Research

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Molecular Physiology & Engineering of Plant Stress Tolerance

  • Why can some plants tolerate highly saline soils, or survive severe drought conditions, or grow at low temperature?
  • Asking the question differently - why can most plants NOT survive when exposed to severe abiotic stresses?
The second question is significant because of results coming from the sequences of plant genomes. From the genomic, complete DNA sequence of Arabidopsis thaliana (mustard cress) and the available, still partial, DNA sequence of Oryza sativa (rice) we learn that these abiotic stress-sensitive species include genes that have been associated with stress tolerance in other species. It seems that rice and arabidopsis have the complete genetic makeup to be stress tolerant!
  • So, what is missing in sensitive species? Is it that our understanding of gene functions is lacking, or that our appreciation of interconnected networks of genes is rudimentary - or are there some magical genes that are restricted to a few stress-tolerant species?
The lab seeks to provide answers to some of these questions in collaborations with a number of colleagues and their laboratories. The first rationale for engaging in such a project is curiosity. We would like to know why a plant like Mesembryanthemum crystallinum (ice plant) can successfully invade the dunes along the California coast, watered predominately by the mist drifting inland from the surf. Also, we would like to know how a barrel cactus in the Sonoran desert can go on for months without water in 100 degree heat and intense irradiation. The cactus being a CAM species (CAM - Crassulacean Acid Metabolism) might be quite efficient conserving water, yet what about the machinery that is necessary to prevent or repair damage by light, radical oxygen species, or high or low temperatures.

Our second rationale and justification of the work is the recognition that the major abiotic stresses - drought, termperature (low or high and freezing), and high salinity - cause a significant reduction in yield in most crop species. The effect of these stresses is economic hardship for farmers and it may be life-threatening for regions depending on subsistence farming. Some examples may highlight this problem. One example is rice production. Approximately half the rice consumed is obtained in dry-land, rain-fed cultivation. Drought can be devastating. Another example, more complex, is salinization. Some 15% of the worlds cultivated areas are irrigated and produce about one third of all products. Because long-term irrigation inevitably leads to increases in salinity (unless the excessions can be removed by large amounts of water) crop yields decline. Also, low or freezing temperature during germination or seedling establishment can cause problems later - slower or reduced vegetative growth can translate into lower seed or fruit production. Cumulatively, abiotic stresses are responsible for most of the discrepancy that exists between maximal and actual yield. Our focus has been on salt stress - to understand this stress, discern its osmotic and ionic stress components and to understand how (some) plants cope with this stress.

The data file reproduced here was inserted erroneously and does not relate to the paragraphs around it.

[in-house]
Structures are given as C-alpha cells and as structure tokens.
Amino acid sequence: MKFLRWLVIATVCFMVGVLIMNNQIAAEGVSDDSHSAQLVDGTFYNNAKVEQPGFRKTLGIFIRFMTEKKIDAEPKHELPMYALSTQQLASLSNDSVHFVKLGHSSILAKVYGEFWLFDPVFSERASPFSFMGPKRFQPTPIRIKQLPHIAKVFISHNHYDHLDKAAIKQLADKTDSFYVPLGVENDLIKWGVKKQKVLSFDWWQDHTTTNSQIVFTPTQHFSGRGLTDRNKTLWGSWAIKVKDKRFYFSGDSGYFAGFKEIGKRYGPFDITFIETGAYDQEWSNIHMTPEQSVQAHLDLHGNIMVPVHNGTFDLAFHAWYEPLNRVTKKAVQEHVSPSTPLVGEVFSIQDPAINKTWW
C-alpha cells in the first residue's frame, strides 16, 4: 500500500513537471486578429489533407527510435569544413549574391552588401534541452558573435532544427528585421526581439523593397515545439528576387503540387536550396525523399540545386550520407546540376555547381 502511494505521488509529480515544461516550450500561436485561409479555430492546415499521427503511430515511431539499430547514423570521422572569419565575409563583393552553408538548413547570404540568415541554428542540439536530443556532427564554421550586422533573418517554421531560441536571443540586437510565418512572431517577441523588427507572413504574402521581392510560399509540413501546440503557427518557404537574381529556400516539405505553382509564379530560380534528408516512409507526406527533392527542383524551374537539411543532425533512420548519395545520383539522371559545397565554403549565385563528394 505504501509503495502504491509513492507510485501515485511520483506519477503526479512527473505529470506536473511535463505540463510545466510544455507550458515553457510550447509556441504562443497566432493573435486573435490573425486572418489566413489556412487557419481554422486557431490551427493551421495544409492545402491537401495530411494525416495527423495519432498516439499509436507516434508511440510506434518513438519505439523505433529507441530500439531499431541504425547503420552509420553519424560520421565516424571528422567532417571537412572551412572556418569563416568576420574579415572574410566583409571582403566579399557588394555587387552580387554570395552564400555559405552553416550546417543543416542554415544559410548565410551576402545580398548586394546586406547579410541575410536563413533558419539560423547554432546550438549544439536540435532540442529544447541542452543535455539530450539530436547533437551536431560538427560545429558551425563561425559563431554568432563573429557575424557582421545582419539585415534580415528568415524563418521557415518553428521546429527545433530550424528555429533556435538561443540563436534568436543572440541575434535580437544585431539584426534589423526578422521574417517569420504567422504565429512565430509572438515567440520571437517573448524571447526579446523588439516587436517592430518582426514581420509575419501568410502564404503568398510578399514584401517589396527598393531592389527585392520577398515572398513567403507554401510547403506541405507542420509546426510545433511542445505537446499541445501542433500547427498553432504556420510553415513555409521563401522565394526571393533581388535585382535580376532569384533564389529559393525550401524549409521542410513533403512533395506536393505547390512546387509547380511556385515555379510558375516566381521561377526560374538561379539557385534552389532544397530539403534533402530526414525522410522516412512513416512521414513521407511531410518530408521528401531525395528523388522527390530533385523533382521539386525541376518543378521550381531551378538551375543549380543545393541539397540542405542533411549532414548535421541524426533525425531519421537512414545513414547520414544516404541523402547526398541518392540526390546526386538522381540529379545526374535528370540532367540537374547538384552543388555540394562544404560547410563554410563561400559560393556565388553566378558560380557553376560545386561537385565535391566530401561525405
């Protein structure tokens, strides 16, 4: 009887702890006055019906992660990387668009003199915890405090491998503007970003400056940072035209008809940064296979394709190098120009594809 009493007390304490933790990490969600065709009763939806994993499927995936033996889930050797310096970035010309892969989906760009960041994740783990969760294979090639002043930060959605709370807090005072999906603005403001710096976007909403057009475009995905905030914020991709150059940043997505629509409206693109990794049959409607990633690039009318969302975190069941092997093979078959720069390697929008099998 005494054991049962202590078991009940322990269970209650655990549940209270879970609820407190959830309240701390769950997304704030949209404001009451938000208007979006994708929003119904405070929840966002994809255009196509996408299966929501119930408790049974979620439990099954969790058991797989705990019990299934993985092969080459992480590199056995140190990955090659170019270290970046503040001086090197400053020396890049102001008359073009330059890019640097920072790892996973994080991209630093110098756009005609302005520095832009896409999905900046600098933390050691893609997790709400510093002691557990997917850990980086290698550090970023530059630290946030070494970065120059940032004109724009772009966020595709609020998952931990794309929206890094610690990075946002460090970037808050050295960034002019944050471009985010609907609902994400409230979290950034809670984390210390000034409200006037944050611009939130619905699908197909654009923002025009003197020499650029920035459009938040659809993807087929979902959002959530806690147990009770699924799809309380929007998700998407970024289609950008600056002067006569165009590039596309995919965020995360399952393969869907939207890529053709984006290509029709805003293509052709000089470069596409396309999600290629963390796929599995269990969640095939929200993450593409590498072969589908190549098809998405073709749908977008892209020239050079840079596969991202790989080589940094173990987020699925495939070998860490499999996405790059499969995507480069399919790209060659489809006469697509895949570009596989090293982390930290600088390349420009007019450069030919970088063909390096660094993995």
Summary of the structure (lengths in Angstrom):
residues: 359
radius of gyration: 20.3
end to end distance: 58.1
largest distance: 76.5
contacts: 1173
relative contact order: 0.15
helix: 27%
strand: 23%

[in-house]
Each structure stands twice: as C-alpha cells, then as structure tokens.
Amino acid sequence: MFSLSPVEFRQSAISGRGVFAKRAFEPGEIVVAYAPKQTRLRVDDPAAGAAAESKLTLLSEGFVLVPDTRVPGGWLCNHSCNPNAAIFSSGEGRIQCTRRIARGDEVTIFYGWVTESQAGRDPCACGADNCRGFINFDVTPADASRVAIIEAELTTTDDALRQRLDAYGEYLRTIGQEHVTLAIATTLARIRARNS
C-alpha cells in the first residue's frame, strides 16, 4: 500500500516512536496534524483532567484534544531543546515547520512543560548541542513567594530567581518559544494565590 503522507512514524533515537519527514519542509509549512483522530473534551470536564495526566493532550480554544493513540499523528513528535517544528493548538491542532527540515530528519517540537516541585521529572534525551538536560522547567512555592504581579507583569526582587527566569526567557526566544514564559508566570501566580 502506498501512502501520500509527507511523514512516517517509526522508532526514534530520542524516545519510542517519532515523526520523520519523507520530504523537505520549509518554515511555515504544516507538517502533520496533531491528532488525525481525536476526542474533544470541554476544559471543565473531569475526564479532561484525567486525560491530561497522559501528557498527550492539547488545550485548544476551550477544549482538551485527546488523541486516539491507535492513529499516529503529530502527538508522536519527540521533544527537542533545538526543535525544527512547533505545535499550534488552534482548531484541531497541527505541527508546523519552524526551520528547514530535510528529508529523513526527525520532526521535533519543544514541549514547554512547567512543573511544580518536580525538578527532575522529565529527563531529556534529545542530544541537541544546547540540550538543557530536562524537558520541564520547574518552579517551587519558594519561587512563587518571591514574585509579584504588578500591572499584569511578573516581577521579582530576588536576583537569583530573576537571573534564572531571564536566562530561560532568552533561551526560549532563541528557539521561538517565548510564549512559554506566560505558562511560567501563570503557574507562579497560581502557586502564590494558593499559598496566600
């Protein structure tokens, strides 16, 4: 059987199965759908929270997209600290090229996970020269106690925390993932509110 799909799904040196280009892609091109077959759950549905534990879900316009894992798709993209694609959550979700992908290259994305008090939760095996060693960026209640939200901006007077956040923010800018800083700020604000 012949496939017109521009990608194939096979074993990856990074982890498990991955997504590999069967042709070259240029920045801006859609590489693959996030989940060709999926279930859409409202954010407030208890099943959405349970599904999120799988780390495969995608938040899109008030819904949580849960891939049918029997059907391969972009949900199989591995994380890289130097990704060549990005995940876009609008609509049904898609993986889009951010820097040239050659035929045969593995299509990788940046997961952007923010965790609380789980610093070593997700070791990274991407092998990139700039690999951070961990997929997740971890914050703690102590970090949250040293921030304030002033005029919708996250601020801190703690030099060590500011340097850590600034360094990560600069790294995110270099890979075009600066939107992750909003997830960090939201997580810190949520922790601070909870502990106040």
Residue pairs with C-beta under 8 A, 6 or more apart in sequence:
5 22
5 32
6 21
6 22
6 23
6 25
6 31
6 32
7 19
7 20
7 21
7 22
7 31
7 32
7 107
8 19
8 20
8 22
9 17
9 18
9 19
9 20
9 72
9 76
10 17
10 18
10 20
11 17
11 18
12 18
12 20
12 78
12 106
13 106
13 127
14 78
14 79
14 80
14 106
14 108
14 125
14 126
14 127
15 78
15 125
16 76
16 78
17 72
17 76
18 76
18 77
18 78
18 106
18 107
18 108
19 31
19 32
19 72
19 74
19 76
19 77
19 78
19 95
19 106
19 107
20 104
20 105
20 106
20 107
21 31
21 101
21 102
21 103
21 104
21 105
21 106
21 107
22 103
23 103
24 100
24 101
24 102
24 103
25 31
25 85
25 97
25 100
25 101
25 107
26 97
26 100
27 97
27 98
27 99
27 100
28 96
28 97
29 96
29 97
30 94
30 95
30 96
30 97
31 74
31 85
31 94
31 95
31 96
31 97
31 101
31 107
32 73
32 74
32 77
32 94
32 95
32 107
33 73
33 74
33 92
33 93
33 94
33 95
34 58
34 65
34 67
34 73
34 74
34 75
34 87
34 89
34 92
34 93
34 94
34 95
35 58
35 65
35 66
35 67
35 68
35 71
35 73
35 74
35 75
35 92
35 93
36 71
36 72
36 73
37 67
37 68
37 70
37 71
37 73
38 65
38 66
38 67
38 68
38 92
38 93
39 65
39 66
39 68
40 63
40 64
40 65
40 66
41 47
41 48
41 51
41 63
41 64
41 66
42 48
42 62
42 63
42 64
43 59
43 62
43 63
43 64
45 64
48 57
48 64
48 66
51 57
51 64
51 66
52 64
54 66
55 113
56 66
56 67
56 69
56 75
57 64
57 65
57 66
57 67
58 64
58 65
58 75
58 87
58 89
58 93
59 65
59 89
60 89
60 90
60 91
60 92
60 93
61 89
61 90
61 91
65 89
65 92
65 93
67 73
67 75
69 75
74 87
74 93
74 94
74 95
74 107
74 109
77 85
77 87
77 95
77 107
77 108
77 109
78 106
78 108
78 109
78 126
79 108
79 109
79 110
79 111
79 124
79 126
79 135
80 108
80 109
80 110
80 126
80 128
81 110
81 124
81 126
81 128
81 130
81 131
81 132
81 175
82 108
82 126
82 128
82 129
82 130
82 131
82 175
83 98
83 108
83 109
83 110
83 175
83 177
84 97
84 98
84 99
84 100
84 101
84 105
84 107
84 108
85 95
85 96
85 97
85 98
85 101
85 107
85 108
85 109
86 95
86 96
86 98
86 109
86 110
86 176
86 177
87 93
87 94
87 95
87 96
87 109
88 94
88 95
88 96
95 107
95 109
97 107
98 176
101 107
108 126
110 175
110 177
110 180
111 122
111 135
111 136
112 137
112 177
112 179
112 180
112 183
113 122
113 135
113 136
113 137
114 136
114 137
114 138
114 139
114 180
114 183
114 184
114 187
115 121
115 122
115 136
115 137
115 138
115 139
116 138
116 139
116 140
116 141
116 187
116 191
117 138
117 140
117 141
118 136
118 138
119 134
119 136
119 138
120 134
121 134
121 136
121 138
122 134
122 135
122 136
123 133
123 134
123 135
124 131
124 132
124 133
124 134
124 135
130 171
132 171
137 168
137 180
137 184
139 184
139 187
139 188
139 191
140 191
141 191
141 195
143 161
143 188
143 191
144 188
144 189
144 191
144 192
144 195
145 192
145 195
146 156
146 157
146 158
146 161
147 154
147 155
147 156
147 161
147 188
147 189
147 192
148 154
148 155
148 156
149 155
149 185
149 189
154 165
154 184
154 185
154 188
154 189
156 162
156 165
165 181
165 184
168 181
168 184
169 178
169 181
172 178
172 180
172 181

• Does an understanding of abiotic stress defense mechanisms translate into growing corn in the sea, or rice and soybeans in the Kalahari Desert?
These are unlikely scenarios. Without water, in permafrost, or in highly saline soils or water, all plants tend to be extremely slow-growing with low productivity. Aiming for agriculture in such environments seems to be futile. Our aim is different! From understanding mechanisms to genetic makeup, gaining experience from transforming genes into model species, we hope to arrive at protection schemes that make sense in normal production system. The aim should be to enable plants to grow during short-term drought, early season low temperature or moderate ion imbalance in the US midwest, in Australia's wheat belt, or in northern China without or with lower yield loss.
Arabidopsis thaliana
Arabidopsis thaliana
  Projects

Project Descriptions
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Microarray of drought-stressed Barley roots
Detail of a microarray slide containing 2000 ESTs (cDNAs) from a cDNA library of drought-stressed barley roots. Each DNA element was printed four times. The hybridization compared control vs. drought-stressed transcripts. The false color representation indicates in red and white if a transcript is upregulated under drought conditions Öztürk et al. (2002) Plant Mol Biol, in press.
 
Rice
Rice
Publications
Mesembryanthemum crystallinum
Mesembryanthemum crystallinum


  Contact Information:
192 ERML
1201 W. Gregory Drive
Plant Biology / Crop Sciences Departments
University of Illinois, Urbana-Champaign
Urbana, IL 61801, USA
Tel: 217-265-5475
E-Mail: bohnerth@life.uiuc.edu
 
   

Page last updated:
28 September 2007